Agrama v MJELR: “A colourful cast of characters, and some exotic locations”

Default_en-default_picture1-1Section 51 of the Criminal Justice Act 1994 (here), which has since been replaced, gave effect to the State’s obligation under the European Convention on Mutual Assistance in Criminal Matters to provide for the taking of evidence within the State on request by another state. This case concerned the exercise of the Minister’s discretion when such a request is received. O’Donnell J (here) held that:

35 In a case like this, which is an investigation case, this suggests that a minister must be satisfied that the request is from an appropriate body; that there are reasonable grounds for suspecting that an offence under the law of that country has been committed; and that an investigation is being carried out there. Even when such conditions are satisfied, the Minister has a discretion not to nominate a District Justice under section 51. Having regard to the objective of mutual assistance, it will be only on rare occasions that the Minister would refuse. Refusal would normally require compelling reasons. …


In the words of O’Donnell J, this case involved a colourful cast of characters and some exotic locations. Agrama is an American business man who brought judicial review proceedings seeking to quash the Minister’s decision to appoint two District Court judges, under s 51 0f the 1994 Act, to take evidence from him after receiving a request from an Italian prosecutor.

The colourful cast includes former Italian Prime Minister Silvio Berlusconi, and the exotic locations referred to are Hong Kong and the Netherland Antilles. The Italian prosecutor was investigating fraud and money laundering through the purchase of television rights and their resale at a highly inflated price ($170 million per year) with the proceeds being channeled back to key individuals through Swiss bank accounts. And there was an Irish registered company connected to Agrama involved. The judgment has no more detail than that.

The Italian prosecutor wrote to the Minister seeking that evidence be taken from Agrama. The Minister appointed a District Court judge to do so. Agrama’s solicitors sought an adjournment, during which time they wrote to the Minister pointing out a number of inaccuracies in the prosecutor’s letter and requesting a revisit of the decision on grounds that the request was an abuse of process. The Minister conferred by letter with the prosecutor, who replied by a second letter addressing the objections made. The Minister’s next letter to Agrama did not address any of the alleged inaccuracies but confirmed the new court date and informed that, due to illness, a second judge had to be appointed to take Mr Agrama’s evidence.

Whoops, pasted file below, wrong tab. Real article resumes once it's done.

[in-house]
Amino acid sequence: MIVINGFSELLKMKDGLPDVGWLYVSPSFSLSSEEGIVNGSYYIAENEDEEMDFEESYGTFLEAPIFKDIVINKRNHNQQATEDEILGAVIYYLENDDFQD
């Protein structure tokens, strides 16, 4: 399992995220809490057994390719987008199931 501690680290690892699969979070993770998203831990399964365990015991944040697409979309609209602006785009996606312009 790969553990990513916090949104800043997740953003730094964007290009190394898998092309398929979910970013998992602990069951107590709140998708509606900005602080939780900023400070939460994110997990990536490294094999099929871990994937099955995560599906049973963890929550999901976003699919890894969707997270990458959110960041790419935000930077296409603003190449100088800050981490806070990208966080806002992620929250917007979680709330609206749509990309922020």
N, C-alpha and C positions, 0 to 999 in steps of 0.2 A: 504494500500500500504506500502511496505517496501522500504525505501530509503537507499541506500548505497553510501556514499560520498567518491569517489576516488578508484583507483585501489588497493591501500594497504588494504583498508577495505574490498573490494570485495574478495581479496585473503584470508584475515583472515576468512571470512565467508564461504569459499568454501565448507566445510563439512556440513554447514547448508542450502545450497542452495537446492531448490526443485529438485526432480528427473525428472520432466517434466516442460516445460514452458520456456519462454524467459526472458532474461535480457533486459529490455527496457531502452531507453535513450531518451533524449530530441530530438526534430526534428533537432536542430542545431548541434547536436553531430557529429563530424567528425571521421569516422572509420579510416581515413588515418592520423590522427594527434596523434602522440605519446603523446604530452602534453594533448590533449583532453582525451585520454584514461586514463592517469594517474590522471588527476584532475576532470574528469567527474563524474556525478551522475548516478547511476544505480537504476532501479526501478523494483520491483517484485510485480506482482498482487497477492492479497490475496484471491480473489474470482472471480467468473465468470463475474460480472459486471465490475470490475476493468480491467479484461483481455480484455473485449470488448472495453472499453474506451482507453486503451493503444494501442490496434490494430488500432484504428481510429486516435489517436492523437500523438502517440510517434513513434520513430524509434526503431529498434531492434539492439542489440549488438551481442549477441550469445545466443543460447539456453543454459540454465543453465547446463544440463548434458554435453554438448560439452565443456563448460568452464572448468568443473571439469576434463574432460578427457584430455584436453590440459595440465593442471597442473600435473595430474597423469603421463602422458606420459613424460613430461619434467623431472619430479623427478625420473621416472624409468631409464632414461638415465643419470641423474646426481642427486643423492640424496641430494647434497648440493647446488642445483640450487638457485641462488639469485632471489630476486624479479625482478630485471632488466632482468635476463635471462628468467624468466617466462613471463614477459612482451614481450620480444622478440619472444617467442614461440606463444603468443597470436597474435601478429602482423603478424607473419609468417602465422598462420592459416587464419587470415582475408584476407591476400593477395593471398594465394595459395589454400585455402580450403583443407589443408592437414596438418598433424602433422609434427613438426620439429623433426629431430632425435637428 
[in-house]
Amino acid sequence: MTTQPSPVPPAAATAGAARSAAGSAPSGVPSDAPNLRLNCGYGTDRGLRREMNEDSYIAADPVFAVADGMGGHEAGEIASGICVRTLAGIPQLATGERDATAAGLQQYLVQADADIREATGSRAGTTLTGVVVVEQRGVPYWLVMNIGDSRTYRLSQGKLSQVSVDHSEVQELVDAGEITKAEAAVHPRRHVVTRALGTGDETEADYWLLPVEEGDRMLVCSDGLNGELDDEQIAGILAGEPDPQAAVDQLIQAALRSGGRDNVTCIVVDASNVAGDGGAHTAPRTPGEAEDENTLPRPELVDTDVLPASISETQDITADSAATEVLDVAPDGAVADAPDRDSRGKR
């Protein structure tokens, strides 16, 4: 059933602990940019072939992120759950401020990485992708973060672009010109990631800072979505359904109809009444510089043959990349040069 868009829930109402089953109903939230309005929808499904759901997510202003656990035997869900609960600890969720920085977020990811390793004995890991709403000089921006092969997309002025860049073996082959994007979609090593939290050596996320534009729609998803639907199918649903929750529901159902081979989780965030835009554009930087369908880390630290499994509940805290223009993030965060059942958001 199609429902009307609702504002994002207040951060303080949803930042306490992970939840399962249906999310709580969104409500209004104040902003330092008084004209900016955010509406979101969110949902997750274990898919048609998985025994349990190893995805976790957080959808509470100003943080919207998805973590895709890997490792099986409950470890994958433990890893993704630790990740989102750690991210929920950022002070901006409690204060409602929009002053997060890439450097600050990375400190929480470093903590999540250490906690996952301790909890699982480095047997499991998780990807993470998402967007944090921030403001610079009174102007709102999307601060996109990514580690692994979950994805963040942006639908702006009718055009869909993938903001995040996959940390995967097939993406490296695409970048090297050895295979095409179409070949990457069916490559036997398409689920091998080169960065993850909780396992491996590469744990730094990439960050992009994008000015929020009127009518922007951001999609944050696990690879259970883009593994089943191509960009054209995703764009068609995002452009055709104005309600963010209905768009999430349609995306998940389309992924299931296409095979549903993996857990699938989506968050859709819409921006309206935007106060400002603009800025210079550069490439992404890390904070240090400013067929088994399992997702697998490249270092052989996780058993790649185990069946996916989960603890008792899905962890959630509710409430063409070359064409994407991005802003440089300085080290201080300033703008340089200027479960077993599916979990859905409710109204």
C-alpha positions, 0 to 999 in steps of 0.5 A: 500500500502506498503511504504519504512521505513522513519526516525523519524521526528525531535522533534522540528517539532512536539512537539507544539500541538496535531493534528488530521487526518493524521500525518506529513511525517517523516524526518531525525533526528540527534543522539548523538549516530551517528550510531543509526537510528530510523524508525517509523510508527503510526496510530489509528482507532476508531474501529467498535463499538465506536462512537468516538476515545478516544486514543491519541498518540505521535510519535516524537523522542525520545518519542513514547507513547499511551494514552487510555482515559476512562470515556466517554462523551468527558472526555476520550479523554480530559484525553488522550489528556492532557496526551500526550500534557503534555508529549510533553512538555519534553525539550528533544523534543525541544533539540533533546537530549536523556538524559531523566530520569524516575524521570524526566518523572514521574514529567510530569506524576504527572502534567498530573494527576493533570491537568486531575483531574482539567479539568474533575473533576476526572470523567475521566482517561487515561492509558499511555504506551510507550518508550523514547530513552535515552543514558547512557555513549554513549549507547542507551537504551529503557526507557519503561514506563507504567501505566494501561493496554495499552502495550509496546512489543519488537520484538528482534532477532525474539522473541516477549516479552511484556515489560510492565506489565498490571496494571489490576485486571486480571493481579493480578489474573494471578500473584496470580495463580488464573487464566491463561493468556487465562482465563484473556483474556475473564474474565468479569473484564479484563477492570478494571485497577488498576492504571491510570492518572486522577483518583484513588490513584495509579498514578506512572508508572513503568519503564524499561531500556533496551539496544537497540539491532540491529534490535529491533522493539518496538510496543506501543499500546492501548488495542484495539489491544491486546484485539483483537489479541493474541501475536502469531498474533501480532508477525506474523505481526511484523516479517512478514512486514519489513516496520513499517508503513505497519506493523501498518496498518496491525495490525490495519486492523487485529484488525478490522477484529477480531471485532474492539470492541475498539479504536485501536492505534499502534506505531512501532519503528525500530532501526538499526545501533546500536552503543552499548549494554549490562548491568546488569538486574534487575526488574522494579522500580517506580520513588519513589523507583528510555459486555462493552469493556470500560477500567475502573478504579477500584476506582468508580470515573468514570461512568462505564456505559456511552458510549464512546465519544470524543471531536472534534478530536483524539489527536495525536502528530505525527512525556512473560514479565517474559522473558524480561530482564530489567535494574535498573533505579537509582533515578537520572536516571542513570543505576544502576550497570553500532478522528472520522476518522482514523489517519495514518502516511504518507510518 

S 51 of the 1994 Act

Previous cases have looked at aspects of s 51. In Salinas de Gortari v Smithwick [2000] 2 IR 553, McGuinness J in the High Court found that s 51 permitted a District Court judge to compel a witness to attend court but not to hold them in contempt for failure to answer questions, nor did it provide any penalty for refusal to give answers. And in Brady v Haughton [2006] 1 IR 1, Murray CJ in the Supreme Court held that s 51 did not involve the administration of justice. In such cases the judge was not conducting an inquiry or making a determination of facts: the judge is a persona designata performing an administrative function, and the function of the District Court is limited to issuing a summons, if needed.

Case History

The District Court judge took Agrama’s evidence in April 2008; he applied to the High Court for judicial review of the Minister’s decision, claiming that it was vitiated by misleading and inaccurate information which constituted an abuse of process. The proceedings did not run smoothly. In the High Court, Peart J issued an interim decision, but he did not issue the substantive judgment until January 2013, when he refused Angrama’s claim. Agrama appealed to the Supreme Court.

In the Supreme Court Agrama limited his appeal to one issue: that the Minister acted ultra vires in adopting an fixed policy and in not considering his representations.

O’Donnell J dismissed the appeal.

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